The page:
When I wrote a post here called “Tiger and the tweets,” I was convinced the networking laws at work in tweeting would operate to reveal a guy’s innocence. What I think I was wrong about was only the guy’s innocence. We are seeing smartmobby mechanisms at work to ferret what actually happened, good or bad. Today’s New York Times has a story to that point, about how text messages are increasingly being used in court to prove guilt in dalliances. From that story, “Text Messages: Digital Lipstick on the Collar”:
Text messages are the new lipstick on the collar, the mislaid credit card bill. Instantaneous and seemingly casual, they can be confirmation of a clandestine affair, a record of the not-so-discreet who sometimes forget that everything digital leaves a footprint.
This became painfully obvious a week ago when a woman who claims to have had an affair with Tiger Woods told a celebrity publication that he had sent her flirty text messages, some of which were published. It follows on the heels of politicians who ran afoul of text I.Q., including a former Detroit mayor who went to prison after his steamy text messages to an aide were revealed, and Senator John Ensign of Nevada, whose affair with a former employee was confirmed by an incriminating text message.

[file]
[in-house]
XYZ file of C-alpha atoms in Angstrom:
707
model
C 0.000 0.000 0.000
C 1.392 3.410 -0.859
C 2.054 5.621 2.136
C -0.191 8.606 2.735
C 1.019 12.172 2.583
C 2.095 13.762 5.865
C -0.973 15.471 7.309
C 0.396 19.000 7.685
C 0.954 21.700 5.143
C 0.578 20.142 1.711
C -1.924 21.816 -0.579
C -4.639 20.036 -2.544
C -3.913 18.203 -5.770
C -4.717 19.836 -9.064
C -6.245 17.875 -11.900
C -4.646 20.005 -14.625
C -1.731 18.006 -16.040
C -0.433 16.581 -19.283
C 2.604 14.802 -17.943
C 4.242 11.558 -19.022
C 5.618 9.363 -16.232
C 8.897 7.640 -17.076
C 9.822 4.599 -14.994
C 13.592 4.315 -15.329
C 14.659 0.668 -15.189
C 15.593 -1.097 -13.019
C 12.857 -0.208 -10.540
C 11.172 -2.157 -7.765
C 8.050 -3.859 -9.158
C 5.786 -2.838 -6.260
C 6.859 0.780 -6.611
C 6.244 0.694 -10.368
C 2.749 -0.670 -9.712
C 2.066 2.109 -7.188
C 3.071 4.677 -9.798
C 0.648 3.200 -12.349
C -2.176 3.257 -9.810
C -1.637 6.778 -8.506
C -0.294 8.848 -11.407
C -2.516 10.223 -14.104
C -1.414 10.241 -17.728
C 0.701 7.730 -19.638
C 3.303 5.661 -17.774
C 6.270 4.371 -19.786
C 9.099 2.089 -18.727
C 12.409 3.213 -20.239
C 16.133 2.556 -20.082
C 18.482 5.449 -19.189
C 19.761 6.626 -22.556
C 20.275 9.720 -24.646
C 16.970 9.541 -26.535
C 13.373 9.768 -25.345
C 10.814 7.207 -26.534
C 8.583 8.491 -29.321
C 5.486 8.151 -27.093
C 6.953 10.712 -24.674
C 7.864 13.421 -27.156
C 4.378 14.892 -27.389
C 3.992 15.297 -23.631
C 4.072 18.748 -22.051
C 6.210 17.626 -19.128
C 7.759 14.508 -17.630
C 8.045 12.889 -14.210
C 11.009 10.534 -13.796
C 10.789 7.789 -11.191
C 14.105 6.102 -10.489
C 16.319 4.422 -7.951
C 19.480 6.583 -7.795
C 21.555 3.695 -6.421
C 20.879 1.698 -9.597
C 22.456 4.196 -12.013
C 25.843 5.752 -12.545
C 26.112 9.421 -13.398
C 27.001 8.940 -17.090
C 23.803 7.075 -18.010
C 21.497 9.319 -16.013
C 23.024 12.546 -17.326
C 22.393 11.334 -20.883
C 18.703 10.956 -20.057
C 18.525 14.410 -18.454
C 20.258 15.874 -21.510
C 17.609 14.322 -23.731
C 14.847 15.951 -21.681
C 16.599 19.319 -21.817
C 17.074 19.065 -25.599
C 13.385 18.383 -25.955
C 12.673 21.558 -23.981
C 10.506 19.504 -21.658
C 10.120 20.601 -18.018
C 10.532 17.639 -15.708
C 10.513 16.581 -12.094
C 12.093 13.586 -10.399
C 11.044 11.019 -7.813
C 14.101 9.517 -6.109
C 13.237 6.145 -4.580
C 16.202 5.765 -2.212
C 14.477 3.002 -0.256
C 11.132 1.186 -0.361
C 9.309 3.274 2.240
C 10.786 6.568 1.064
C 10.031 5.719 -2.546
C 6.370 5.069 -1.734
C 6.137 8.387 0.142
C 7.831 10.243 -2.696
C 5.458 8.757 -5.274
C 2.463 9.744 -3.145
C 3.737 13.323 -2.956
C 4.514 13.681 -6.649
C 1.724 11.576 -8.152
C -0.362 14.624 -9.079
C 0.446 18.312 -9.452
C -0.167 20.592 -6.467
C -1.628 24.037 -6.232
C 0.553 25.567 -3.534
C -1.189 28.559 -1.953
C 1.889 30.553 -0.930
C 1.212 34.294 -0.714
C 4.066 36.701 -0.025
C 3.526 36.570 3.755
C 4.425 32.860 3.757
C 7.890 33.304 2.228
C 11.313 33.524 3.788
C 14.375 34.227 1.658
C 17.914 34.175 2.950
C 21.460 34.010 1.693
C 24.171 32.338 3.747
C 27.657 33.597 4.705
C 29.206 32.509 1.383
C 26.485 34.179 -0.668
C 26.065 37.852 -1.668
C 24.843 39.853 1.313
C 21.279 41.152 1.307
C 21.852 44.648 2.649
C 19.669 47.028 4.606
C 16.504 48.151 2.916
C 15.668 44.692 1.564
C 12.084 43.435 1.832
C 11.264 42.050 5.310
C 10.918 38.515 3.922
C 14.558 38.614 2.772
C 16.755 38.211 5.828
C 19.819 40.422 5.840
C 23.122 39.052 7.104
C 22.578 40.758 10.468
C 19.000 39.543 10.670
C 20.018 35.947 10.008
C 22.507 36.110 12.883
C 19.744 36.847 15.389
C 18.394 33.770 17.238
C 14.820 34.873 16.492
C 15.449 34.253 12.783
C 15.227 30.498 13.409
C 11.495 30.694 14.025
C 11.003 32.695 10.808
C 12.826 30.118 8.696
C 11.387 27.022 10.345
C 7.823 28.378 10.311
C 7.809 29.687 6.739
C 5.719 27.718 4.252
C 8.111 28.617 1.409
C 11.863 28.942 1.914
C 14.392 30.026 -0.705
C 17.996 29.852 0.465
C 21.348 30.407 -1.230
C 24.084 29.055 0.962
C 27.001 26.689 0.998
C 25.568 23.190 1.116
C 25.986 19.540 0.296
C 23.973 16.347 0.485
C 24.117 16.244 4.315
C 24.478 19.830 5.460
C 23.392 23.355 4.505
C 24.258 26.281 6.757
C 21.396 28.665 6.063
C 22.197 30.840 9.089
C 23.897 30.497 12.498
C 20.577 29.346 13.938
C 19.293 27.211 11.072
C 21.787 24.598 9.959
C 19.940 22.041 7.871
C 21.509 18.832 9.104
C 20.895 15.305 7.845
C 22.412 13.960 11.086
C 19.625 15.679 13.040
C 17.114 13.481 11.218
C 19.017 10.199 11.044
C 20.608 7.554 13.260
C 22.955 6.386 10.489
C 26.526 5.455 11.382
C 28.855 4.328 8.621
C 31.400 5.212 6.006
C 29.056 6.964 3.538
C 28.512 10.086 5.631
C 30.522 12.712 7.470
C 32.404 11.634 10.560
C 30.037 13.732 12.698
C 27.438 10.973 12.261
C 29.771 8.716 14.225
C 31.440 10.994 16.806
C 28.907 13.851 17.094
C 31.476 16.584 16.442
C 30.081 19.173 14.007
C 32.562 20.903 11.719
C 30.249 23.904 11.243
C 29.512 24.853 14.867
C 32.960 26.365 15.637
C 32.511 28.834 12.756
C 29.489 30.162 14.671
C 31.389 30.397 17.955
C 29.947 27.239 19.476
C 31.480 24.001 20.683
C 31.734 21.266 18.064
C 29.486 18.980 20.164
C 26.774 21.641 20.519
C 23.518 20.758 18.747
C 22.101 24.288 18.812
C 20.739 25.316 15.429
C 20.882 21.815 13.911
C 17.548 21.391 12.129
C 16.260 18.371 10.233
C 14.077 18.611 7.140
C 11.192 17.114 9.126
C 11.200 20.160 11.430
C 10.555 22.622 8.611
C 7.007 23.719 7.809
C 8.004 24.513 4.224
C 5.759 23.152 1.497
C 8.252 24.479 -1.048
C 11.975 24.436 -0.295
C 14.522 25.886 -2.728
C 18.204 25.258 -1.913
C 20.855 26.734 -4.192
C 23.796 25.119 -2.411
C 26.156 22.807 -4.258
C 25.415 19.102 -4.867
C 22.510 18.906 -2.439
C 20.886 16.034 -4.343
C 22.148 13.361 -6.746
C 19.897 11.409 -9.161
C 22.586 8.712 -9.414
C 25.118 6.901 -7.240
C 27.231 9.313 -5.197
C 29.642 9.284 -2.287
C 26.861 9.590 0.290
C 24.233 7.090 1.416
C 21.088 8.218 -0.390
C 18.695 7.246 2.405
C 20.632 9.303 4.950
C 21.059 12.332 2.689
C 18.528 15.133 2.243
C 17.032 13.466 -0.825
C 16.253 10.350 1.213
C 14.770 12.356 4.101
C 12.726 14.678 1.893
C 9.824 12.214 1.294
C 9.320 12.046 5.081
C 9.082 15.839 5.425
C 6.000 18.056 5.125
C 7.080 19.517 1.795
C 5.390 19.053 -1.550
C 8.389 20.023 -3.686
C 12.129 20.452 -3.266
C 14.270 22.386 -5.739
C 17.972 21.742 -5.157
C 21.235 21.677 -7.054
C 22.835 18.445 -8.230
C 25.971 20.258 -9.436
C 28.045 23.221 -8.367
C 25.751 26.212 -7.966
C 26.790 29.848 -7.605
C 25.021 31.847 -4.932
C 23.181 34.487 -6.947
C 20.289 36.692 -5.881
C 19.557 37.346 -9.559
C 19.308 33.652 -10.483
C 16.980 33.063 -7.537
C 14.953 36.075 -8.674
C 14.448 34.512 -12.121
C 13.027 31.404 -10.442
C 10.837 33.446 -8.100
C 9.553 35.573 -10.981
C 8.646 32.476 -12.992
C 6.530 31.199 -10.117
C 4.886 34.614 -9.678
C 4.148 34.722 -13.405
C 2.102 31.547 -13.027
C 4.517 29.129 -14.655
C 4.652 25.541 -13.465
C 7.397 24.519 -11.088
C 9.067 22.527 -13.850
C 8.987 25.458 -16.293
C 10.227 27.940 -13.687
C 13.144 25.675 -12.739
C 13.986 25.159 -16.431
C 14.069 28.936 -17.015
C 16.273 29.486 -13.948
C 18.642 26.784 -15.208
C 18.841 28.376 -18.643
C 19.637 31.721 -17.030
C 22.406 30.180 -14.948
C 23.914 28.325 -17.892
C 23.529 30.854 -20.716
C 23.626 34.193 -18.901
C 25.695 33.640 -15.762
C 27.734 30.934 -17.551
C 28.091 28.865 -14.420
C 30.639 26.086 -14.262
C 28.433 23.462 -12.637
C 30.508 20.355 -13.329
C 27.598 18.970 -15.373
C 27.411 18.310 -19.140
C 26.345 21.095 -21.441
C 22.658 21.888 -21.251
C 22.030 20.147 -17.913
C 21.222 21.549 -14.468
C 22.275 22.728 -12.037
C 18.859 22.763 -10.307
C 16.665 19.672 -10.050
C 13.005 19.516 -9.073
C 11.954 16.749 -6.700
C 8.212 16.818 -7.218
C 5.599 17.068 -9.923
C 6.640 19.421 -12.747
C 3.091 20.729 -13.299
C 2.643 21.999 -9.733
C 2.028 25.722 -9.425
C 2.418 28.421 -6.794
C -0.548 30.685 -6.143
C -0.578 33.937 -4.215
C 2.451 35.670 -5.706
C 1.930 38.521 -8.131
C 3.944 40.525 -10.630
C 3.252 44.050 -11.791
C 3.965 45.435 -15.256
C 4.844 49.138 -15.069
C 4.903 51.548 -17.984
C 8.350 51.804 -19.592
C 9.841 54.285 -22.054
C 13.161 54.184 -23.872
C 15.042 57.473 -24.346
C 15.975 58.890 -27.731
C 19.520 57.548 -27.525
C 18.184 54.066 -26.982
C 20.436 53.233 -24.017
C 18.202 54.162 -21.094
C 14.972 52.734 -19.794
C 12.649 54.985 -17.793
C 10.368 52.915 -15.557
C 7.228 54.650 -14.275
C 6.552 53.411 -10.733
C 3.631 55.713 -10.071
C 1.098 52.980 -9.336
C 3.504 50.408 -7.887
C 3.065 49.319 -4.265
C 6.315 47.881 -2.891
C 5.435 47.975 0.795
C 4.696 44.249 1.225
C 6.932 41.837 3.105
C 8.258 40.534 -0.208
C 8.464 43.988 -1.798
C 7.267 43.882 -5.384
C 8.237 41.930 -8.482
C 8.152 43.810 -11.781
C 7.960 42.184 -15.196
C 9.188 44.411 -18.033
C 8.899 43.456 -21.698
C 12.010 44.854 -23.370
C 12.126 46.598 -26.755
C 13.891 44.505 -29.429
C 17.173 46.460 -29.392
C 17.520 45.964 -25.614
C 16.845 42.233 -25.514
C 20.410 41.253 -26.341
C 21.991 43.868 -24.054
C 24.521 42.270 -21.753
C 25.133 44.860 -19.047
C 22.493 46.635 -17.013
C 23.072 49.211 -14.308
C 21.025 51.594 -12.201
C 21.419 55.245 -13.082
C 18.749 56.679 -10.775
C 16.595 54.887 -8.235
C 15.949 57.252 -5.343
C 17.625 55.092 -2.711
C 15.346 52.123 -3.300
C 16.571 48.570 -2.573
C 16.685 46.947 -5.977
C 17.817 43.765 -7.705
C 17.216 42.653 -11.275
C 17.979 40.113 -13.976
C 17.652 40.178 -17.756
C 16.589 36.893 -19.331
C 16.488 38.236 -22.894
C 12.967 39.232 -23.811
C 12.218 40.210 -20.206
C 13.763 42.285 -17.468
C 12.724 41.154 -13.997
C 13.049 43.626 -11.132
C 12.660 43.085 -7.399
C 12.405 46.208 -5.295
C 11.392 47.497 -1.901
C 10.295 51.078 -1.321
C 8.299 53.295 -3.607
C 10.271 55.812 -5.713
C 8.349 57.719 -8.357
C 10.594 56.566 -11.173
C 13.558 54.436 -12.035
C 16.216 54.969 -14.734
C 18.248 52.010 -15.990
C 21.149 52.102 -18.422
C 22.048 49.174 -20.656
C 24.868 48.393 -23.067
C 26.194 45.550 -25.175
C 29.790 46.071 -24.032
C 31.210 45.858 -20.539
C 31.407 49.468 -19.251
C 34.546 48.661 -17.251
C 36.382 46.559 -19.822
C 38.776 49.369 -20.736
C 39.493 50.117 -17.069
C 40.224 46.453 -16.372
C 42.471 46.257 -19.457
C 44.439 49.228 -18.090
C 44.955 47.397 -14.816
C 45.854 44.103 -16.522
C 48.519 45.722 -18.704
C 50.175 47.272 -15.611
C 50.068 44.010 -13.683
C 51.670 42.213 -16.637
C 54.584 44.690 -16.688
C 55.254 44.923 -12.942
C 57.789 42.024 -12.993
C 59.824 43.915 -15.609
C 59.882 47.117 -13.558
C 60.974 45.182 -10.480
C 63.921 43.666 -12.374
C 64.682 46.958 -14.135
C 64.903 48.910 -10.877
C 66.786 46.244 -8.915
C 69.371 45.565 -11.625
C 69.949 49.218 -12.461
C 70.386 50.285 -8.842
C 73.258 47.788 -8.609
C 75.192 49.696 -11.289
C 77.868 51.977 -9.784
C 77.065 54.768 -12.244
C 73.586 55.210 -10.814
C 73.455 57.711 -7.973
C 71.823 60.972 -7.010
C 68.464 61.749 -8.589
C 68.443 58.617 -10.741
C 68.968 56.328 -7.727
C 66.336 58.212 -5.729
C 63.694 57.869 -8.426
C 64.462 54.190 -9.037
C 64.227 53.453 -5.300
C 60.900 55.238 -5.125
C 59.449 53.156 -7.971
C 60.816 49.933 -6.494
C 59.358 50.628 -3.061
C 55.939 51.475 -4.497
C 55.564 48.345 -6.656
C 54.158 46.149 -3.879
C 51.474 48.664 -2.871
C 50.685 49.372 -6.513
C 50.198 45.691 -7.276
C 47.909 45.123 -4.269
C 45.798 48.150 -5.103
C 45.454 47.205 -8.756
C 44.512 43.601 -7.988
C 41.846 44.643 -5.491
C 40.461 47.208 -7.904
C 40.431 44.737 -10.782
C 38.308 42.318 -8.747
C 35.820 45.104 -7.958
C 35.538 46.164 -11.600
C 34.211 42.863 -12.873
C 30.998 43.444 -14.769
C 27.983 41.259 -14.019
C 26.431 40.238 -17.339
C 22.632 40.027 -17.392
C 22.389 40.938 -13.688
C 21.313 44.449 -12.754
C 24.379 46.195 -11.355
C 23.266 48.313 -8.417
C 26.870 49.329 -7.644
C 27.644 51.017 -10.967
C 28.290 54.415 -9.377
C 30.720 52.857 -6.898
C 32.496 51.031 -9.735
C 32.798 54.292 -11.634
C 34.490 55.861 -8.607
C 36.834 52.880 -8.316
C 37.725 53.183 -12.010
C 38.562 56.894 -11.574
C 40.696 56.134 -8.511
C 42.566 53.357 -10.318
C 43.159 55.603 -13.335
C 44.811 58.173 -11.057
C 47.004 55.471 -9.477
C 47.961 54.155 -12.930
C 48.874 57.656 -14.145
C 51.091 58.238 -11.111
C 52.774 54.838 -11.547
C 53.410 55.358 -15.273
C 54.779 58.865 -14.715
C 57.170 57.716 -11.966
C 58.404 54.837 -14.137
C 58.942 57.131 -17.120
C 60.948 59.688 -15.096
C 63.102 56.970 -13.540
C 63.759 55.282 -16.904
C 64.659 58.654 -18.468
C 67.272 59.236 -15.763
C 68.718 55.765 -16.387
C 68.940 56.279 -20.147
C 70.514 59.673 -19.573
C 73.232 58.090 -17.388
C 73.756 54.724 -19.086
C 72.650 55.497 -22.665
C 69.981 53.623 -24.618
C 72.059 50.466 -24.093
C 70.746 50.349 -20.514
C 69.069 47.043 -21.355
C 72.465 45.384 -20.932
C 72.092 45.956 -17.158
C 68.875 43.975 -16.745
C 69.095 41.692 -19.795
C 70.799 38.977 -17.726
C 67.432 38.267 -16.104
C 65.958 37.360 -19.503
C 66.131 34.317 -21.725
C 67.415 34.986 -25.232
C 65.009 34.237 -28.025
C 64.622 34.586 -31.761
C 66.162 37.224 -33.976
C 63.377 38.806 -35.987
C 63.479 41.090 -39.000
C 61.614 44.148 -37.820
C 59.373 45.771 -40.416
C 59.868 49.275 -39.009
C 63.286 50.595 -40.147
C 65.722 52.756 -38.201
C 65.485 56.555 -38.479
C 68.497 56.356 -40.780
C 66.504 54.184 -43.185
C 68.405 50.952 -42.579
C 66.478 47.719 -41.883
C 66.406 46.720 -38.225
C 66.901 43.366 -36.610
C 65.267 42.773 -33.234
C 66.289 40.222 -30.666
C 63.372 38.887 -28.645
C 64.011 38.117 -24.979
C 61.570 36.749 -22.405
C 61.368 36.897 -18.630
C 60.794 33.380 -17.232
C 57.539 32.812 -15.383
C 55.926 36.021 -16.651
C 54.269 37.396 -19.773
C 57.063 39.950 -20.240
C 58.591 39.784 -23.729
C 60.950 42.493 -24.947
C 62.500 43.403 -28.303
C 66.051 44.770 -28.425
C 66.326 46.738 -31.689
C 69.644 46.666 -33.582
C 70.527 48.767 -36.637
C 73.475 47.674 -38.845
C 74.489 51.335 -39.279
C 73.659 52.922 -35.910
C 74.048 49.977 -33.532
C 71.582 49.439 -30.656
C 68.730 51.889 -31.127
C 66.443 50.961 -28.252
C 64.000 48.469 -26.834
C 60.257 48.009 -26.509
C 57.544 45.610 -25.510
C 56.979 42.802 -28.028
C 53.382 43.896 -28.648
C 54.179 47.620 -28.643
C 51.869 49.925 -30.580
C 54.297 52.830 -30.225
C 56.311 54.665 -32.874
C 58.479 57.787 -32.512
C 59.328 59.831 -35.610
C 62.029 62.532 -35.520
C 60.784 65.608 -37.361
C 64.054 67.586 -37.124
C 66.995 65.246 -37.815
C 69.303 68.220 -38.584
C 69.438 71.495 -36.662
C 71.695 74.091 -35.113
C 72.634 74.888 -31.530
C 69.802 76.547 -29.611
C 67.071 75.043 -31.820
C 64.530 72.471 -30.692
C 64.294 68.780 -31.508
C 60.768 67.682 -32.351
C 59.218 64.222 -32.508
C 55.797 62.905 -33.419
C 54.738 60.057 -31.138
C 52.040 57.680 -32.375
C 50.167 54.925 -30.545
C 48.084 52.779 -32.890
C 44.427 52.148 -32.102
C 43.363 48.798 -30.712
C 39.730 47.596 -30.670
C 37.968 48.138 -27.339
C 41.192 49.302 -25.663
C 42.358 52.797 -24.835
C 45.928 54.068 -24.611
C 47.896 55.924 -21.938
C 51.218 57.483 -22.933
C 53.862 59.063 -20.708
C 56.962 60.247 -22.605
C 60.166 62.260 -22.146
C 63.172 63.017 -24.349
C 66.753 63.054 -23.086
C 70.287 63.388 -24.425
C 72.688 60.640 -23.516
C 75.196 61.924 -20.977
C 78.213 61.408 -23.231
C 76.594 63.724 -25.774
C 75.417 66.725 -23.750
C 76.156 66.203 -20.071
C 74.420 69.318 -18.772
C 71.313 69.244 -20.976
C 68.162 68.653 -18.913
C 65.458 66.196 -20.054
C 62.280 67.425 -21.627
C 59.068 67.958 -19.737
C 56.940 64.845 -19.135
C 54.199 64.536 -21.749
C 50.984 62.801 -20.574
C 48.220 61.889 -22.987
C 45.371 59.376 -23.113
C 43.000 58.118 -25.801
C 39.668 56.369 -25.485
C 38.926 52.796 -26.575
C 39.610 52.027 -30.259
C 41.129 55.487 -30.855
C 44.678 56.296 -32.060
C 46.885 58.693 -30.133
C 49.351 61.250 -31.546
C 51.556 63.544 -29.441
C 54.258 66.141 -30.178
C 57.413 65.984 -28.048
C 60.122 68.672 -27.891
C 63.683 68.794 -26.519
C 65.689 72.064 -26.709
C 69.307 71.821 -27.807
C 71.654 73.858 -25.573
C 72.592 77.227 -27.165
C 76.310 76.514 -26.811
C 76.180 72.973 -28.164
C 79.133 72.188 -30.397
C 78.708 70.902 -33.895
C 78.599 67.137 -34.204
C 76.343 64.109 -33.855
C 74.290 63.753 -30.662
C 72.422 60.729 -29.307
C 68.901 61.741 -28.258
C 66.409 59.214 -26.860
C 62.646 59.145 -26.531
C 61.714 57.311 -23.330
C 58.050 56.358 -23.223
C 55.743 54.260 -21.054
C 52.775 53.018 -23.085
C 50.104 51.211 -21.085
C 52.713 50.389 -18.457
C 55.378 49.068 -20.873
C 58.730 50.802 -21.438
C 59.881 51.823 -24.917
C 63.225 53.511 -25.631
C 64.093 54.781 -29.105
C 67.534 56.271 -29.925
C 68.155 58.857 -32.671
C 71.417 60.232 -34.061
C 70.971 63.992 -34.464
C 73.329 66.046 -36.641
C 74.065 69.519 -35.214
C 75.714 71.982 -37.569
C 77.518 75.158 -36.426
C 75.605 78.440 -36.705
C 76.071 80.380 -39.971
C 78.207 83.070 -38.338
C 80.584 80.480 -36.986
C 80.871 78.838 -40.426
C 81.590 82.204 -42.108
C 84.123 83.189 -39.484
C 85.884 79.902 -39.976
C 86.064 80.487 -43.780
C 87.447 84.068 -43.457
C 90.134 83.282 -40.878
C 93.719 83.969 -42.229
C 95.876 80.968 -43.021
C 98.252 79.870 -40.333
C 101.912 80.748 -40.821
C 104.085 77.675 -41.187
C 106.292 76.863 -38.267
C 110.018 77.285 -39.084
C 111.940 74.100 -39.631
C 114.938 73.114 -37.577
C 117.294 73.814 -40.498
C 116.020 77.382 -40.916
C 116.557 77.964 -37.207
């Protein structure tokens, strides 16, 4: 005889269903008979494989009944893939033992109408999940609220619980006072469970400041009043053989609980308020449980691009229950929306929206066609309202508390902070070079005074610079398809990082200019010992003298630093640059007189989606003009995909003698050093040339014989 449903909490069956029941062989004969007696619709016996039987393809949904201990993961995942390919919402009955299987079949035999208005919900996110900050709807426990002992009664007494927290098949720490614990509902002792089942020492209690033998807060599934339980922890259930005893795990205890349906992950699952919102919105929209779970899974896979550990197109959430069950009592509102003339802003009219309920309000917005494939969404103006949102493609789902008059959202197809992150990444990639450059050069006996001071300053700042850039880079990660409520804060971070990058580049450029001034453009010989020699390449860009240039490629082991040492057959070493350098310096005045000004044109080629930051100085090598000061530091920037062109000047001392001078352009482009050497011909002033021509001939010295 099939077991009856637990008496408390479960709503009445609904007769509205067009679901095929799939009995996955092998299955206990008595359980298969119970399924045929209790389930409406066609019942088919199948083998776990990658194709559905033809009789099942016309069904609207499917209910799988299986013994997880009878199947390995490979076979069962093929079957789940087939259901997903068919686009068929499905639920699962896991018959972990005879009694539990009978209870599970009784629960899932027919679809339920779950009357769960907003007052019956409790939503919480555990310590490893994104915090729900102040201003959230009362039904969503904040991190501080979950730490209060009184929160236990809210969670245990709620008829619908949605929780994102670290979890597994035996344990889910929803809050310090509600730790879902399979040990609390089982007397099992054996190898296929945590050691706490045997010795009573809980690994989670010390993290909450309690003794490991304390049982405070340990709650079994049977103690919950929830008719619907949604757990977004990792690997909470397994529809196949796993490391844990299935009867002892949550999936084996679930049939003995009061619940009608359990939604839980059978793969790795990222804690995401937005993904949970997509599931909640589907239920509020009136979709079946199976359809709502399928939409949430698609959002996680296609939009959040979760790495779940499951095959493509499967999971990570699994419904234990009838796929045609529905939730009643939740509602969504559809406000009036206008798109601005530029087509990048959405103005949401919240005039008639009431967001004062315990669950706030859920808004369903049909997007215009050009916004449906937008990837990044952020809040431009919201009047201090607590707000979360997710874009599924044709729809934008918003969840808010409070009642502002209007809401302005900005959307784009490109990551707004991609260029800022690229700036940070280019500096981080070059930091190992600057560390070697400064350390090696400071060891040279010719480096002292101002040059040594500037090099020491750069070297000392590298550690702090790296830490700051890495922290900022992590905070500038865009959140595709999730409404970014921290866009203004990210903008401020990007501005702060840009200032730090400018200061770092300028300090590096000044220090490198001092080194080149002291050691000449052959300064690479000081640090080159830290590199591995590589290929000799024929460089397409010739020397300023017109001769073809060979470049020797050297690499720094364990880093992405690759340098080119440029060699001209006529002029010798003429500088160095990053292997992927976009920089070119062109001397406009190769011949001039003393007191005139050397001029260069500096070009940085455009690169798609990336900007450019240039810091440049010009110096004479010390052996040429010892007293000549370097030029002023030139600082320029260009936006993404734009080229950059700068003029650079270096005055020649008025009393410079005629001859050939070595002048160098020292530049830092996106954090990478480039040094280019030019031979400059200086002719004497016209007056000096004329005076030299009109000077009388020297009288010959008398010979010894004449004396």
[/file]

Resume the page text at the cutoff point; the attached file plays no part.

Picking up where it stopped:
Unlike earlier eras when a dalliance might be suspected but not confirmed, nowadays text messages provide proof. Divorce lawyers say they have seen an increase in cases in the past year where a wronged spouse has offered text messages to show that a partner has strayed. The American Bar Association began offering seminars this fall for marital attorneys on how to use electronic evidence — text messages, browsing history and social networks — in proving a case.